by Cornelia Rohde

In the snaking gullies
of Nizamuddin,
a cochineal-robed fakir
moves softly on bare feet,
winding his way
through pungent smells
of moradabadi biryani,
dahi butter chicken,
stalls of sweets: kheer in earthen bowls,
virulent orange squiggles of imarti,
hawkers of jasmine garlands,
rainbow bangles,
ubiquitous paan wallahs.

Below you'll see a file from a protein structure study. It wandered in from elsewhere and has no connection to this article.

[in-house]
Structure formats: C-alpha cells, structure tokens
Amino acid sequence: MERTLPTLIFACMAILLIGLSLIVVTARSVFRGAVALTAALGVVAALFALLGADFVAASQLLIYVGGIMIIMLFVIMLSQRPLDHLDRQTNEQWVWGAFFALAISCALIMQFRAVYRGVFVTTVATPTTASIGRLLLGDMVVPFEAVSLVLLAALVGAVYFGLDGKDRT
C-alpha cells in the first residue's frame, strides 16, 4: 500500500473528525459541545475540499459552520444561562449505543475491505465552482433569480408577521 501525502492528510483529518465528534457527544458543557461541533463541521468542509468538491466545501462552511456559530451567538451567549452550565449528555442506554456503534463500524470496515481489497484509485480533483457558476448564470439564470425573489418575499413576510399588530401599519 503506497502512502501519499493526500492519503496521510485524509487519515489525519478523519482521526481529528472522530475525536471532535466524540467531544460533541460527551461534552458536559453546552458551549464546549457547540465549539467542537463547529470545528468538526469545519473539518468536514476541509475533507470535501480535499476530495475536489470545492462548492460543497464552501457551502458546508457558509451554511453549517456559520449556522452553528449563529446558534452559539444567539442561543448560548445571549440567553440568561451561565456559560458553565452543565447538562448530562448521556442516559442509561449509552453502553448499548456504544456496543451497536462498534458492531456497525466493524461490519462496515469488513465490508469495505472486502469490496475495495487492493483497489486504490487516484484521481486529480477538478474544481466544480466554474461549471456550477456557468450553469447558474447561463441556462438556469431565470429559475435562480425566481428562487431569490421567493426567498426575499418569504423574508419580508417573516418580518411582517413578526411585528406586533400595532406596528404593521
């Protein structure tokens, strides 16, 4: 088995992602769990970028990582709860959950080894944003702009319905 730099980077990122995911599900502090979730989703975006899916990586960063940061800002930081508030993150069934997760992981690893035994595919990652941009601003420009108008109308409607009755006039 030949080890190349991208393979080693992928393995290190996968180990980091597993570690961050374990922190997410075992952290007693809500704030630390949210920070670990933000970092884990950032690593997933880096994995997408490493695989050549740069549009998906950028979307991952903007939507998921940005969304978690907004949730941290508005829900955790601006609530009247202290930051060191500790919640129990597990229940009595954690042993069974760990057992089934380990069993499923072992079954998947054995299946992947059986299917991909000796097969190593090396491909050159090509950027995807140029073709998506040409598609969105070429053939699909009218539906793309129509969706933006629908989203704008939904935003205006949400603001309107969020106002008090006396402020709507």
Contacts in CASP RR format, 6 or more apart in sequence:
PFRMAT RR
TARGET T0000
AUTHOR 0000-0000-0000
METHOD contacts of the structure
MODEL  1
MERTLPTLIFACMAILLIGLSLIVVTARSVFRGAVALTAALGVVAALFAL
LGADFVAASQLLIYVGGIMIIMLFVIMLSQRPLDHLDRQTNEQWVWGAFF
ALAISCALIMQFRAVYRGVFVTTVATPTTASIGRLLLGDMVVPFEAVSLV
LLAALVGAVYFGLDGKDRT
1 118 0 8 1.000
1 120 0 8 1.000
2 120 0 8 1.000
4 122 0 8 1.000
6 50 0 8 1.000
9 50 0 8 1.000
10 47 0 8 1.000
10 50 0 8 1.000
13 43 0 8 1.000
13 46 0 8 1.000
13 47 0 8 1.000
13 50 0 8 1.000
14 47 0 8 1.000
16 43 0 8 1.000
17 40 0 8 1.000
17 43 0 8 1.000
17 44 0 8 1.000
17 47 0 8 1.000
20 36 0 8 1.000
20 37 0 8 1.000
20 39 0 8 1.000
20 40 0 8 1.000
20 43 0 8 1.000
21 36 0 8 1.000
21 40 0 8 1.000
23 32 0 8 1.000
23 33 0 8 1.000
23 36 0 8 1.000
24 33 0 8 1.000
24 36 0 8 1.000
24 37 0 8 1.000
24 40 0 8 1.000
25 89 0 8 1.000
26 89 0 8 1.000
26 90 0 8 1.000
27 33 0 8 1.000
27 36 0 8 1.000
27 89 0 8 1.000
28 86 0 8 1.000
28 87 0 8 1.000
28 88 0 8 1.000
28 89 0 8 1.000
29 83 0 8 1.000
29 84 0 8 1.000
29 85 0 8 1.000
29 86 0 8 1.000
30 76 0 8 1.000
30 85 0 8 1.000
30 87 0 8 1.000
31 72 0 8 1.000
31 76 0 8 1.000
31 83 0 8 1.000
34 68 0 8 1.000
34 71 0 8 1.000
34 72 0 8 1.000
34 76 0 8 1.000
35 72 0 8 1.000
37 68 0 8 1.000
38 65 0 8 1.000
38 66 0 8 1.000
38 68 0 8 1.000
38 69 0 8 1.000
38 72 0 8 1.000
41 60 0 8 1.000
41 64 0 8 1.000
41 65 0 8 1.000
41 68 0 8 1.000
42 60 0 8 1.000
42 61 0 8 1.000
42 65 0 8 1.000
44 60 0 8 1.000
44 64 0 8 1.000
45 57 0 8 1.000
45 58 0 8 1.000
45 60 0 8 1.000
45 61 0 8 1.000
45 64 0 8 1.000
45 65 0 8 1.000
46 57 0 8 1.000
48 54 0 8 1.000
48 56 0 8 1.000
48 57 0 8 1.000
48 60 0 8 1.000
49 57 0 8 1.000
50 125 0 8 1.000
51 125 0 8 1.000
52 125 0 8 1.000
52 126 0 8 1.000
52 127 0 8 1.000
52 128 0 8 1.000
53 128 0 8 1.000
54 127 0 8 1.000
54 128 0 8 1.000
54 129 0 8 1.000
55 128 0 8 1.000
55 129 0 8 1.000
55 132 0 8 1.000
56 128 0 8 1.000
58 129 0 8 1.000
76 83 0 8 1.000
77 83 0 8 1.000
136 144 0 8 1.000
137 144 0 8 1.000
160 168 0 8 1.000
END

Body hung with holy beads,
hair twisted wild,
holding a staff wound
with many colored ribbons,
strings of prayers
tied to his wrists,
his eyes present and distant,
still and volcanic;
a wandering ascetic
whose only demand
is to draw near to God.

I find his iridescent spirit
in yearning gawwals
sung at Dargah. 
I hold their longing
close within me.


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